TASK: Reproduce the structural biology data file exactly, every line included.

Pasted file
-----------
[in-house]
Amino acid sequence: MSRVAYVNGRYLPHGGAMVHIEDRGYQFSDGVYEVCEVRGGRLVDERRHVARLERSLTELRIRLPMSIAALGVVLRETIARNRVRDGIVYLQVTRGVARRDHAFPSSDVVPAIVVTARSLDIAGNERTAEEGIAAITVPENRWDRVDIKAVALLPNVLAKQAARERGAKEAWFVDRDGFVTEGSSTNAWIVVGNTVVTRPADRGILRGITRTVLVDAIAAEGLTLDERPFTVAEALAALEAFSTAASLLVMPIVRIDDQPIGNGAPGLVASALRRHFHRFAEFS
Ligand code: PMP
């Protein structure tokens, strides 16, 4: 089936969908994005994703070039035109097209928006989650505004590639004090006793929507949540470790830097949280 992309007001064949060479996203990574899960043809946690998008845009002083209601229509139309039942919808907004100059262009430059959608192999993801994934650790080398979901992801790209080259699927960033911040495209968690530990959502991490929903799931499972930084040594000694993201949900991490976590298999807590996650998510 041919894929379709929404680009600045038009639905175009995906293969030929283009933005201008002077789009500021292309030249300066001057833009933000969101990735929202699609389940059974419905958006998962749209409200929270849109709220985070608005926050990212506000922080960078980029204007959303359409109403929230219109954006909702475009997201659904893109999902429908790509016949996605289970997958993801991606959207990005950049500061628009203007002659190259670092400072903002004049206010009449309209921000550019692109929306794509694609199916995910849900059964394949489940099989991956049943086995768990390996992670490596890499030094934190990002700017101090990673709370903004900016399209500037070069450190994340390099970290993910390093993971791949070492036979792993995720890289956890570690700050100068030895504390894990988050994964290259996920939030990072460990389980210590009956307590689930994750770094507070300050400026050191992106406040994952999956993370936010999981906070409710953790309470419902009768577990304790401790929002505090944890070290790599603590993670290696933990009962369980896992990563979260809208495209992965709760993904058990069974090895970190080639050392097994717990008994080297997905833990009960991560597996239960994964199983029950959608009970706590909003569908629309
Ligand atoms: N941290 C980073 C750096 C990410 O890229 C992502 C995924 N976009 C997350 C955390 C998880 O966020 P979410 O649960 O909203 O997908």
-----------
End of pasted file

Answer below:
[in-house]
Amino acid sequence: MSRVAYVNGRYLPHGGAMVHIEDRGYQFSDGVYEVCEVRGGRLVDERRHVARLERSLTELRIRLPMSIAALGVVLRETIARNRVRDGIVYLQVTRGVARRDHAFPSSDVVPAIVVTARSLDIAGNERTAEEGIAAITVPENRWDRVDIKAVALLPNVLAKQAARERGAKEAWFVDRDGFVTEGSSTNAWIVVGNTVVTRPADRGILRGITRTVLVDAIAAEGLTLDERPFTVAEALAALEAFSTAASLLVMPIVRIDDQPIGNGAPGLVASALRRHFHRFAEFS
Ligand code: PMP
């Protein structure tokens, strides 16, 4: 089936969908994005994703070039035109097209928006989650505004590639004090006793929507949540470790830097949280 992309007001064949060479996203990574899960043809946690998008845009002083209601229509139309039942919808907004100059262009430059959608192999993801994934650790080398979901992801790209080259699927960033911040495209968690530990959502991490929903799931499972930084040594000694993201949900991490976590298999807590996650998510 041919894929379709929404680009600045038009639905175009995906293969030929283009933005201008002077789009500021292309030249300066001057833009933000969101990735929202699609389940059974419905958006998962749209409200929270849109709220985070608005926050990212506000922080960078980029204007959303359409109403929230219109954006909702475009997201659904893109999902429908790509016949996605289970997958993801991606959207990005950049500061628009203007002659190259670092400072903002004049206010009449309209921000550019692109929306794509694609199916995910849900059964394949489940099989991956049943086995768990390996992670490596890499030094934190990002700017101090990673709370903004900016399209500037070069450190994340390099970290993910390093993971791949070492036979792993995720890289956890570690700050100068030895504390894990988050994964290259996920939030990072460990389980210590009956307590689930994750770094507070300050400026050191992106406040994952999956993370936010999981906070409710953790309470419902009768577990304790401790929002505090944890070290790599603590993670290696933990009962369980896992990563979260809208495209992965709760993904058990069974090895970190080639050392097994717990008994080297997905833990009960991560597996239960994964199983029950959608009970706590909003569908629309
Ligand atoms: N941290 C980073 C750096 C990410 O890229 C992502 C995924 N976009 C997350 C955390 C998880 O966020 P979410 O649960 O909203 O997908």